How To Draw A Human Eye

How To Draw A Human Eye

Any budding artist needs to start somewhere and drawing a human eye can be the perfect jumping off point. You might not get it right the first time, but that’s okay! With a little practice and some helpful tips, you’ll soon be creating realistic, eye-catching portraits. Here’s how to draw a human eye:
Start by sketching the overall shape of the eye. Don’t worry too much about the details yet – it’s just important to capture the overall proportions. To do this, lightly draw a circle in the right spot and then sketch an almond shape around it. Depending on the subject matter, you may need to vary the size and shape of the eye in order to create a realistic effect.
Next, it’s time to start adding some details. Start with the upper and lower lashes. The upper lashes should begin just a little above the iris and go all the way around the eye in a semi-circular shape. The lower lashes should begin at the lower edge of the iris and curve back up to the same point again. Make sure to draw them as wavy as possible for a more lifelike effect.
The iris itself is usually a light brown or gray color. Draw it a little larger than the sketch you made previously and add some black dots or lines to give it texture and depth. The pupil should be in the center of the iris. Draw it as an oval shape, slightly larger than a real pupil would be. This will help to give it a more dynamic look.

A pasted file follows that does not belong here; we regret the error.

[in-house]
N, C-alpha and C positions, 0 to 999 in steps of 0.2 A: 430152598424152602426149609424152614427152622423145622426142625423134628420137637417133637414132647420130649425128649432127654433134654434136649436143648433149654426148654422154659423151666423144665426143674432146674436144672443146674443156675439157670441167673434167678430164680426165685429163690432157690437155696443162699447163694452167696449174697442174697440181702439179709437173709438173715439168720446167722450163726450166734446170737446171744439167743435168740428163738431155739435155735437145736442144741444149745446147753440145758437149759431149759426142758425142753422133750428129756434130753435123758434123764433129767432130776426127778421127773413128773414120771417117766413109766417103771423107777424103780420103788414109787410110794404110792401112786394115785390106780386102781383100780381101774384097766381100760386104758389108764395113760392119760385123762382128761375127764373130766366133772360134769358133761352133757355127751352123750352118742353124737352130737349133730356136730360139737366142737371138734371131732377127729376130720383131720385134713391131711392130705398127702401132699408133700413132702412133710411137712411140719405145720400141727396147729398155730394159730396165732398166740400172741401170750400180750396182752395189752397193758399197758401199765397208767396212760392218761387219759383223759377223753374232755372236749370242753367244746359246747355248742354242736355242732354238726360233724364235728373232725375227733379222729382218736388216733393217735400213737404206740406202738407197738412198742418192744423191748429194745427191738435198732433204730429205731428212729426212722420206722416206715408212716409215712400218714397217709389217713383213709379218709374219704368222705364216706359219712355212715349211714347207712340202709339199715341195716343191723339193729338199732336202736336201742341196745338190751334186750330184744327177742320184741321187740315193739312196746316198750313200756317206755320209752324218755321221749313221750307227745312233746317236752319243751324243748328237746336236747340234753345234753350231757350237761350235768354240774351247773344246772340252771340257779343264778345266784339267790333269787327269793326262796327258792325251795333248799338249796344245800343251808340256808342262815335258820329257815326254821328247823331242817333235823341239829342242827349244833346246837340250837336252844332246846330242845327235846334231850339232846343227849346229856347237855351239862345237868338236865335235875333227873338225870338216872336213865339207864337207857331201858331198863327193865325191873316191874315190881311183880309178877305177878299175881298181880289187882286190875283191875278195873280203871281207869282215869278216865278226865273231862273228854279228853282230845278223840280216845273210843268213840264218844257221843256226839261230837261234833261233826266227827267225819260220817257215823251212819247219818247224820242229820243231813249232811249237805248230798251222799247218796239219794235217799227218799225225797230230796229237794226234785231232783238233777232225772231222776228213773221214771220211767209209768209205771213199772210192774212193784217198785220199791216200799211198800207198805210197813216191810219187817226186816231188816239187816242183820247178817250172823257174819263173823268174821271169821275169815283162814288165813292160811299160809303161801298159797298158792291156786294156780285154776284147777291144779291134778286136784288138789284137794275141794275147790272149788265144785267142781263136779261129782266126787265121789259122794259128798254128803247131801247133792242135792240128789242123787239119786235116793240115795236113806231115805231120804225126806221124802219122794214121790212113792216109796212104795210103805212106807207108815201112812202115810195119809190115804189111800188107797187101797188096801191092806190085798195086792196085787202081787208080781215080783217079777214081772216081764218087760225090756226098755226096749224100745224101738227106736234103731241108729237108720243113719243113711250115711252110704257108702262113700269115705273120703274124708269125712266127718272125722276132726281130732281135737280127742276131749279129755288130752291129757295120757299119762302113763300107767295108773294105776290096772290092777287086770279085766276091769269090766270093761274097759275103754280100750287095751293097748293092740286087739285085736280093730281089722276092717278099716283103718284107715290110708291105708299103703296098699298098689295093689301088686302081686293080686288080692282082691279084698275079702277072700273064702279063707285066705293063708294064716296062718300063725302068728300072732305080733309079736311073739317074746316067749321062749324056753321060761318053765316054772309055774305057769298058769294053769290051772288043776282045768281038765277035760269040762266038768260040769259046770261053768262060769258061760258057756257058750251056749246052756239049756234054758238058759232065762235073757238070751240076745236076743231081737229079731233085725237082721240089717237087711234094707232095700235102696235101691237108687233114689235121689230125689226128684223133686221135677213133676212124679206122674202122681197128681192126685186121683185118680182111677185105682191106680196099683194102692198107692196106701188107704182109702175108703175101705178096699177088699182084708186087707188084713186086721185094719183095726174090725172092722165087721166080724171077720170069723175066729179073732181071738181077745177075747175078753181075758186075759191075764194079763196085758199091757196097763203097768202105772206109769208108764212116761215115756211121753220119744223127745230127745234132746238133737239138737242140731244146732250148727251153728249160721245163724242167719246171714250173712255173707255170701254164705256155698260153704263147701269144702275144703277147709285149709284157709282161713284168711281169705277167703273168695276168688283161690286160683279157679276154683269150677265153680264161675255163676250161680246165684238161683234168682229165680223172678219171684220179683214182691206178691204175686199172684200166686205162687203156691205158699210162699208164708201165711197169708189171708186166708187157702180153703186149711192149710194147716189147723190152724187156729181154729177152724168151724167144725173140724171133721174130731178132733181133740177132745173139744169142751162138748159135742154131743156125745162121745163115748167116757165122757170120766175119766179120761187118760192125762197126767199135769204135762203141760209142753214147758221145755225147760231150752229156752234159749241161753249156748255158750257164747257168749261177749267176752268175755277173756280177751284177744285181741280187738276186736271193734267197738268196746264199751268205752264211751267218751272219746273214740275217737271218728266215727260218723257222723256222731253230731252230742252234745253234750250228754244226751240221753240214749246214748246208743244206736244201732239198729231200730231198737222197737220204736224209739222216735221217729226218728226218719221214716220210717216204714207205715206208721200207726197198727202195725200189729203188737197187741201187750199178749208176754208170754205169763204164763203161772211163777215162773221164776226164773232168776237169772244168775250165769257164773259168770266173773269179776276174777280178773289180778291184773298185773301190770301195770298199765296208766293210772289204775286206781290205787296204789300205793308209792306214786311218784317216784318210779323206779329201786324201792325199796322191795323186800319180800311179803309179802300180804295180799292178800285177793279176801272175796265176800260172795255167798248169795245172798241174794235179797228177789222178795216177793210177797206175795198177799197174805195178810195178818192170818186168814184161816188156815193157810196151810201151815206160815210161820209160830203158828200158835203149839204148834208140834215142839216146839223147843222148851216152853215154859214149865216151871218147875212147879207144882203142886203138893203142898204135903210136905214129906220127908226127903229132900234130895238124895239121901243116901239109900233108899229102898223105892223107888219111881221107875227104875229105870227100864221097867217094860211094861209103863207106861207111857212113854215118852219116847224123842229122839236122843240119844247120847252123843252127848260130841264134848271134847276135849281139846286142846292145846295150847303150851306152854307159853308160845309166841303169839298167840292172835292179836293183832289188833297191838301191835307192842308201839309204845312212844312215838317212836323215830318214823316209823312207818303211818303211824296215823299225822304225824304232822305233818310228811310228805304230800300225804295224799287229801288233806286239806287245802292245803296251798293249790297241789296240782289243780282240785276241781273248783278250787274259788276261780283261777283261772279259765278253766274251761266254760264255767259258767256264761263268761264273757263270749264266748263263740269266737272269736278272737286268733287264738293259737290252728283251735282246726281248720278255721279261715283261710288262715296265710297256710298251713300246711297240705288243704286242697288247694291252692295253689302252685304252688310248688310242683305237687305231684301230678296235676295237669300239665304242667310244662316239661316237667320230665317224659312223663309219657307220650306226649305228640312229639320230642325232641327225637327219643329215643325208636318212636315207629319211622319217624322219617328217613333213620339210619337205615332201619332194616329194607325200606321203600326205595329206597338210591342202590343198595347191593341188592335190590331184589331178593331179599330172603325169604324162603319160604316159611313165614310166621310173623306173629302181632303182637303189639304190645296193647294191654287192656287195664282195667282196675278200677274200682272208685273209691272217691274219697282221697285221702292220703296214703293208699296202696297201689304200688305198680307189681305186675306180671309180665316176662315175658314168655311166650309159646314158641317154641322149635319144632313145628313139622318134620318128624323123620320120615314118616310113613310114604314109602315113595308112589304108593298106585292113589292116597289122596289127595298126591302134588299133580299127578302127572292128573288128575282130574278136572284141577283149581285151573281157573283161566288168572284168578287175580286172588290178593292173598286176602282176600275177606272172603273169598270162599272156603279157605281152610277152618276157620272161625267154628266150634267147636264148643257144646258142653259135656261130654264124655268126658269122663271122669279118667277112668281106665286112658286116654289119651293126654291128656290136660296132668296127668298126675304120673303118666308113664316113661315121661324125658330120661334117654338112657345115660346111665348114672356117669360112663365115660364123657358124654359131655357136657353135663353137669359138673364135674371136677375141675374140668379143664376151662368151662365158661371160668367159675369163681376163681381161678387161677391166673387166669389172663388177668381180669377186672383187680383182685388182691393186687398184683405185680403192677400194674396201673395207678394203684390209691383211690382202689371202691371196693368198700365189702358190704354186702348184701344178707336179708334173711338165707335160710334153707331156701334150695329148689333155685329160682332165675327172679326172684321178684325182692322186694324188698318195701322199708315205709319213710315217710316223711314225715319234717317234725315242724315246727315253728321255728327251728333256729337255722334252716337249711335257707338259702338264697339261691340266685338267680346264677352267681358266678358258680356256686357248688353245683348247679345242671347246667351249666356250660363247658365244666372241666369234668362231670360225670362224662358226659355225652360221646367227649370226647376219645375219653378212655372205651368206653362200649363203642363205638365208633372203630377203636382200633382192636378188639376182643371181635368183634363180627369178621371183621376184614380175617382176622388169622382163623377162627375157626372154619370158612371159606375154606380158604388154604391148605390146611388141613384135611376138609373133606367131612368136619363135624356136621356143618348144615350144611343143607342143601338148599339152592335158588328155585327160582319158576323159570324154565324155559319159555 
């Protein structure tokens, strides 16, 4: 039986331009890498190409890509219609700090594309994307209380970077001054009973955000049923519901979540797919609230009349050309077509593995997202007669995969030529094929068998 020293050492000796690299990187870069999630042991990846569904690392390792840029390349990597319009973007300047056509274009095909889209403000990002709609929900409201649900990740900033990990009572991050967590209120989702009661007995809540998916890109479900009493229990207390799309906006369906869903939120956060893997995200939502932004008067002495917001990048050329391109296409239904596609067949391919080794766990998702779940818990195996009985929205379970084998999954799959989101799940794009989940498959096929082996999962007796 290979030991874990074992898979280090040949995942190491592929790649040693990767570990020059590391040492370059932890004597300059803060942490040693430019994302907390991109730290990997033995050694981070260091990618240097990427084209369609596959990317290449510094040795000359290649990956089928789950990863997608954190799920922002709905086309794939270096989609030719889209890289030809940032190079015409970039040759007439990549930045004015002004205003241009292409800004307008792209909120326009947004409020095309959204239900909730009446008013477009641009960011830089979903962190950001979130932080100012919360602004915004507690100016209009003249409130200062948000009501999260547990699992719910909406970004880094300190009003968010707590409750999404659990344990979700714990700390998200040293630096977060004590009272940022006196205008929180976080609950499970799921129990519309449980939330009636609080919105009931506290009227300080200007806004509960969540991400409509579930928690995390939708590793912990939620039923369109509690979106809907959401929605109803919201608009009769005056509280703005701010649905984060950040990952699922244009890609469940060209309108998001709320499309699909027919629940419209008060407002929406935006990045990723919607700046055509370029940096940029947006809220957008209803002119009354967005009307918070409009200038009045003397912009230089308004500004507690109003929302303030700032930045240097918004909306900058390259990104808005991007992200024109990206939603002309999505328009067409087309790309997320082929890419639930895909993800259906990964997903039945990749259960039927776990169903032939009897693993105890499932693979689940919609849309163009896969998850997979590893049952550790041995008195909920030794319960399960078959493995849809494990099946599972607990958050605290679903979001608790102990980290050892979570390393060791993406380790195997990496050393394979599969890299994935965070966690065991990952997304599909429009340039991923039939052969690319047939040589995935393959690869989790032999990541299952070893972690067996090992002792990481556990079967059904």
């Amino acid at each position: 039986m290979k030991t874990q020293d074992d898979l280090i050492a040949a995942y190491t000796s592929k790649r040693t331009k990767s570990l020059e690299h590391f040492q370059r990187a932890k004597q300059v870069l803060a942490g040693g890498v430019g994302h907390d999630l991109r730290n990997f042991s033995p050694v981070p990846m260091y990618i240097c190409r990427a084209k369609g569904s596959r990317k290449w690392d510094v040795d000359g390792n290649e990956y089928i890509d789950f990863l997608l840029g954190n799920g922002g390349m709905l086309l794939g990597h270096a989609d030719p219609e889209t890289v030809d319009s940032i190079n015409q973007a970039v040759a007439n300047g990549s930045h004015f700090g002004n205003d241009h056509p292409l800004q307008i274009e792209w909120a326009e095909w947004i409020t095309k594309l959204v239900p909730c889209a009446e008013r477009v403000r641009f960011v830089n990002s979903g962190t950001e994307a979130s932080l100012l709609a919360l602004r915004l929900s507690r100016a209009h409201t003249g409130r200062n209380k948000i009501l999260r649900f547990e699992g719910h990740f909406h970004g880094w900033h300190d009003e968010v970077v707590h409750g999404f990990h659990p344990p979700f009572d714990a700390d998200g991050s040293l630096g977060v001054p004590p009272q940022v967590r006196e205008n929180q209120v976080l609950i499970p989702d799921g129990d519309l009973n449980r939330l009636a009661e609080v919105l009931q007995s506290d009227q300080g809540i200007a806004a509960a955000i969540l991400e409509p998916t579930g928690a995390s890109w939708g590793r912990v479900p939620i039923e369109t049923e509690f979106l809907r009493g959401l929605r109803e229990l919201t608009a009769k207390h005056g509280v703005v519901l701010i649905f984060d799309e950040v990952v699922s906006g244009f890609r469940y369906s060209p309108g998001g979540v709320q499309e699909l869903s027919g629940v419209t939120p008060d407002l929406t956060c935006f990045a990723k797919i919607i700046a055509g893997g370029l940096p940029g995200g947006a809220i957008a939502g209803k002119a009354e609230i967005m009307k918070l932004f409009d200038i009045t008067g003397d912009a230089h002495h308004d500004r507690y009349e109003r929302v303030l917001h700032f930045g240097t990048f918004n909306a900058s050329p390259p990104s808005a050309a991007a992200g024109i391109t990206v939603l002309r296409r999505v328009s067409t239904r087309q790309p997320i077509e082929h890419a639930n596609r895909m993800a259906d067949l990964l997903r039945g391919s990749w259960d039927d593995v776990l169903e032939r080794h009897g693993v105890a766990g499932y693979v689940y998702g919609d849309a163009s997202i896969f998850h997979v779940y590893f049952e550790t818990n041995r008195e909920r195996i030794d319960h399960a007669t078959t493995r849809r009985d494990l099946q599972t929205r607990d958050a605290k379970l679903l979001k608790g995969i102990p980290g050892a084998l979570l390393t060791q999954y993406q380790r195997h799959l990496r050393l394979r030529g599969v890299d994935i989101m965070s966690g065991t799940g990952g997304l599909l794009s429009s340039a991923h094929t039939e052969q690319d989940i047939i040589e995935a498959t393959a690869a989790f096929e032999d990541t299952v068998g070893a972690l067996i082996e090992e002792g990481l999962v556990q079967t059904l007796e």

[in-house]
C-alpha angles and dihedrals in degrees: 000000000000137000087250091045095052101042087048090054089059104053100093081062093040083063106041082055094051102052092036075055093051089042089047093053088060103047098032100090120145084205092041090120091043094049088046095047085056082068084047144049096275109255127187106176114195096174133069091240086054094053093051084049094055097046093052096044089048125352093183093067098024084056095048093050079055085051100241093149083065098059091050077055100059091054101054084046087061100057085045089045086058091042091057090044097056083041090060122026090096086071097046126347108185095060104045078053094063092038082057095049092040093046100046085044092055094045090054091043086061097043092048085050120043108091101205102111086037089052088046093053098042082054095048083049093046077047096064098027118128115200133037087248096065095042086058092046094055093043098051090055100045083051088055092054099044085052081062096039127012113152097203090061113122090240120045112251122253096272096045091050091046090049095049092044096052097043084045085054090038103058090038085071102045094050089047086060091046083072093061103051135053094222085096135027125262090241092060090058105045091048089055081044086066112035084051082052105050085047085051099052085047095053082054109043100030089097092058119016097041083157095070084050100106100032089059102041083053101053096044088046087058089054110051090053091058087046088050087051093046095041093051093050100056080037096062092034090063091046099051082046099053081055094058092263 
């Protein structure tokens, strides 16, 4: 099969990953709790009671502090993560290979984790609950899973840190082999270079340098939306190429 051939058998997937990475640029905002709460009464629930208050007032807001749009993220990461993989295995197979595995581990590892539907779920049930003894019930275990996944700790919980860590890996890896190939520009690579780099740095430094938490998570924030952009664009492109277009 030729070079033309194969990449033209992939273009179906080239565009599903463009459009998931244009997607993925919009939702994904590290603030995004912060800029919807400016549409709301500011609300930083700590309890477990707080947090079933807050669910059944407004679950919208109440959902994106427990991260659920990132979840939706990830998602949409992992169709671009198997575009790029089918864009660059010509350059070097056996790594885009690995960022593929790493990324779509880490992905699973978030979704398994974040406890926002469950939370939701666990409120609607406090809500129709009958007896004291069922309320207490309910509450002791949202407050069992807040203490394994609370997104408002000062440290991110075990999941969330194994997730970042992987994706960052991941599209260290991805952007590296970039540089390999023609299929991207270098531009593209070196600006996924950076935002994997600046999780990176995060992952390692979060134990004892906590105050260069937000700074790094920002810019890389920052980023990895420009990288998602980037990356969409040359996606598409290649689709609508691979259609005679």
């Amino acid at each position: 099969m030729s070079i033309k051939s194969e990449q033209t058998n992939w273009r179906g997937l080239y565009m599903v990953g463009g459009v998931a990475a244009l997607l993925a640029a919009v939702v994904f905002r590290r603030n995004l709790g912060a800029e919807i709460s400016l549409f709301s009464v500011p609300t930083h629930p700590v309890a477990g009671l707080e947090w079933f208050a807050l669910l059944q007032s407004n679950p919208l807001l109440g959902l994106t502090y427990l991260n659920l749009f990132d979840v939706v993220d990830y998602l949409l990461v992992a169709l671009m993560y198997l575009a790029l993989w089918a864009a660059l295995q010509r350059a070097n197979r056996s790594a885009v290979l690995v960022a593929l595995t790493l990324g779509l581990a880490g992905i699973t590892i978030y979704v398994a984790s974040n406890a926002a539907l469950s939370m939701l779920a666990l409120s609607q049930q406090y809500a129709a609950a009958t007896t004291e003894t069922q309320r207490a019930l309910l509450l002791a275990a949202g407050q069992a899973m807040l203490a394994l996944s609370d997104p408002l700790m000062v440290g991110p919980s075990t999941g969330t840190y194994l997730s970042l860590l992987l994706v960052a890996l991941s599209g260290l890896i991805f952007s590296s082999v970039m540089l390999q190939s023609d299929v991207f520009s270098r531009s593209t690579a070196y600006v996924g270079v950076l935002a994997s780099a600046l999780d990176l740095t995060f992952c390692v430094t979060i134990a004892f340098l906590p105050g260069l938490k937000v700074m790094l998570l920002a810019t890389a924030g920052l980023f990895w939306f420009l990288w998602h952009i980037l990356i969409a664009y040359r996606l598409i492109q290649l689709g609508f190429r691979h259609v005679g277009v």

When it comes to the sclera – or white of the eye – you should be sure to give it a gentle curve. Don’t try to make it into a flat surface – it should bulge out slightly to create a more natural look. To give it a more luminous appearance, add some tiny white highlights.
For the final touch, add some subtle shadows and highlights. With shadow, focus mostly on the underside of the eye and the area between the upper and lower lashes. For highlights, you should focus mainly on the upper eyelids, the corner of the eye, and the area around the pupil.
Once you’ve added these shadows and highlights, you’ve completed your eye! Enjoy your handiwork by stepping back and admiring the lifelike eye shape you’ve created.

Tonal Shading

Tonal shading is an important aspect of drawing realistic eyes. Just like with the sclera and pupil, the tonal shading should be more subtle rather than flat. Start by adding light and dark strokes around the sclera to give it depth. Then, use darker tones to fill in the eyelids and light highlights to create a realistic look.
When it comes to the iris and pupil, you’ll want to add more detail. To do this, you should use an assortment of tones, ranging from light to dark. Start by adding a light base color and then use progressively darker tones to build up layers. This will create a three-dimensional effect that makes the eye look more realistic.
To give the eye even more depth, you should add subtle shadows and highlights. To create shadows, use very dark tones in the corners of the eye and upper and lower lashes. For highlights, use very light tones to bring out the sclera and pupil. With enough patience and practice, you can create stunning tones and shading to give your drawings a realistic look.

Color Blending